Solids control includes solids removal and dilution. The burden of control is reduced when the incorporated solids are restricted to those generated by the bit. Additionally, prevention of dispersion of produced solids enhances control. Therefore, as the additive of the present invention reduces hydration and dispersion and stabilizes the well bore, solids control is reduced as a problem.

The per barrel cost of the system is such that the dilution costs are low relative to other inhibitive systems. In addition to solids control equipment and dilution, partial displacement should also be considered to facilitate solids control economically.

The additive of the present invention is used in concentrations of 0.20 lb to 2.0 lb of additive per barrel of drilling fluid. A concentration of 1.0 lb/bbl of additive is normally recommended unless experience in the area indicates that a higher or lower concentration is required.

The additive of the present invention is a multifunction product which facilitates well bore stability, rheological control, fluid loss control, and friction reduction. The additive beneficiates mud management and operating procedures.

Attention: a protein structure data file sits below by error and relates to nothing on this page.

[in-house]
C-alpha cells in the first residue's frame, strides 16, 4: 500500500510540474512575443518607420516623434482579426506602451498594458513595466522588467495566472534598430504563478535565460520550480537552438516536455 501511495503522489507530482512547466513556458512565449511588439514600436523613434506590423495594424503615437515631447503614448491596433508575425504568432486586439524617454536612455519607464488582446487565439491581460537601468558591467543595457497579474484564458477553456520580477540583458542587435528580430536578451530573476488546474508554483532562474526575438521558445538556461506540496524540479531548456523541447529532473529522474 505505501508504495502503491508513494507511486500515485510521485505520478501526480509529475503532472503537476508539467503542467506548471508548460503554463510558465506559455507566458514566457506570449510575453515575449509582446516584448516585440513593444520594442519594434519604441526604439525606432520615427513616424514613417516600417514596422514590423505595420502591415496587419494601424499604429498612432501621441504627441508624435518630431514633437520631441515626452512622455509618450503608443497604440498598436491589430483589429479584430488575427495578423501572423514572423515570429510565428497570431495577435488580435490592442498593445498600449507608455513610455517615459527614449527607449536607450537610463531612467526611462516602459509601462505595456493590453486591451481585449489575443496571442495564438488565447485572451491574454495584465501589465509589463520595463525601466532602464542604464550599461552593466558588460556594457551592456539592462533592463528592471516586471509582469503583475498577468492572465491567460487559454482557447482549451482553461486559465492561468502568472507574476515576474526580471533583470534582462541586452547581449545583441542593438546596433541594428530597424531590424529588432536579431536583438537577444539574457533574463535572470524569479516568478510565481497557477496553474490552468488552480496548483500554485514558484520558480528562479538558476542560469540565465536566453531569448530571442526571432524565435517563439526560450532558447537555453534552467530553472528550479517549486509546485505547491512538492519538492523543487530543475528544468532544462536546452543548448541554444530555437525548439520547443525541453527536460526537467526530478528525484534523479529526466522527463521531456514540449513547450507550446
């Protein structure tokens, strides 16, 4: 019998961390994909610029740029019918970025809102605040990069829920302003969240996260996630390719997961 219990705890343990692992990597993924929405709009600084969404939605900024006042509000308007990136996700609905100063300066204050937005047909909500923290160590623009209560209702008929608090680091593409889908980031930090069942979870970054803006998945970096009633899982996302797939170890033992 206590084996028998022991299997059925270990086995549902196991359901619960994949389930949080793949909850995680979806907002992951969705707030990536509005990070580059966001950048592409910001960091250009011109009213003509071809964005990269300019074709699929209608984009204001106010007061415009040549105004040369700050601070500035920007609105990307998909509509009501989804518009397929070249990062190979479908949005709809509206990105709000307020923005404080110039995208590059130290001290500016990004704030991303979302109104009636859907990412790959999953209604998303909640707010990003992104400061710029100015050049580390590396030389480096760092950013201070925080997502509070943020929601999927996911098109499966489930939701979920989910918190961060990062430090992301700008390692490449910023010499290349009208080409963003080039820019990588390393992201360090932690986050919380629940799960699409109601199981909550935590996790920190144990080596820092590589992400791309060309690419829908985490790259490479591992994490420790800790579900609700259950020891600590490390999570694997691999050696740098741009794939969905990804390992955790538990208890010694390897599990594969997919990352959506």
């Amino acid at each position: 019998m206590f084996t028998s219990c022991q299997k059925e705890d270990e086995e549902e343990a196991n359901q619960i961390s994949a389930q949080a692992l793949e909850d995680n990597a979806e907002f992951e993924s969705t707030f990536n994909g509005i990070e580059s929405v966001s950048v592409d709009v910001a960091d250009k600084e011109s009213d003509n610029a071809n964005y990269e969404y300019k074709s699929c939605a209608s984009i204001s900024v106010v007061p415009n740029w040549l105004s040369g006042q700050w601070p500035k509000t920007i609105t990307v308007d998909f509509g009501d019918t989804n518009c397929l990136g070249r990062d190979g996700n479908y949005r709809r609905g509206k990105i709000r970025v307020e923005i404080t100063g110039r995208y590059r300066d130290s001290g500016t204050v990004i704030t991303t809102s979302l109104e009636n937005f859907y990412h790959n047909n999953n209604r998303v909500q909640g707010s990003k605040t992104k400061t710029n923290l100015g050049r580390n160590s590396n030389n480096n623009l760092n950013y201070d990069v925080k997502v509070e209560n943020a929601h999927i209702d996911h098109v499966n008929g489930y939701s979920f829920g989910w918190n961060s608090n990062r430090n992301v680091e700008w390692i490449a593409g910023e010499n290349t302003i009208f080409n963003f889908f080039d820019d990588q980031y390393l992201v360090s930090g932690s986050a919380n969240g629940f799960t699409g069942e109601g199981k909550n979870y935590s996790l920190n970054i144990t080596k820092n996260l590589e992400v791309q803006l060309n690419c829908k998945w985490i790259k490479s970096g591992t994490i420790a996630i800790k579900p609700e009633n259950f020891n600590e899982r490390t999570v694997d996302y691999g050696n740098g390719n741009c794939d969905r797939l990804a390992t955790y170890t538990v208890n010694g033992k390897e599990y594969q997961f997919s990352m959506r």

The coating of drill solids and the well bore surface reduces hydration and/or dispersion of water-sensitive shales. The polymeric viscosification of the drilling gluid and filtrate promotes shear thinning at the bit while maintaining desired ehrological properties in the annulus.

The additive can be used in aqueous liquid suitable for drilling in water-sensitive shales. These aqueous liquids can be water or substantially any aqueous solution that is free of interfering solutes. Examples of suitable aqueous liquid include natural waters or brines or sea waters and/or waters softened or otherwise treated by means of ion exchange resins, flocculating agents, etc., comprising aqueous solutions that are free of significant proportions or solutes that cause chemical changes in the copolymer molecules such as degradation, cross-linking, etc. Relatively soft sodium or potassium brines are particularly suitable for the process of the present invention.

The additive of the present invention has been used successfully in high angle directional wells offshore as well as in high pressure deep wells.

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U.S. Classification507/113, 507/120
International ClassificationC09K8/24
Cooperative ClassificationC09K2208/12, C09K8/24
European ClassificationC09K8/24
Legal Events
Aug 28, 1985ASAssignment
Effective date: 19850723
Jan 13, 1986ASAssignment
Owner name: MILPARK, 3900 ESSEX LANE, HOUSTON, TEXAS 77027, A
Effective date: 19860108
Aug 27, 1990FPAYFee payment
Year of fee payment: 4
Dec 20, 1994REMIMaintenance fee reminder mailed
May 14, 1995LAPSLapse for failure to pay maintenance fees
Jul 25, 1995FPExpired due to failure to pay maintenance fee
Effective date: 19950517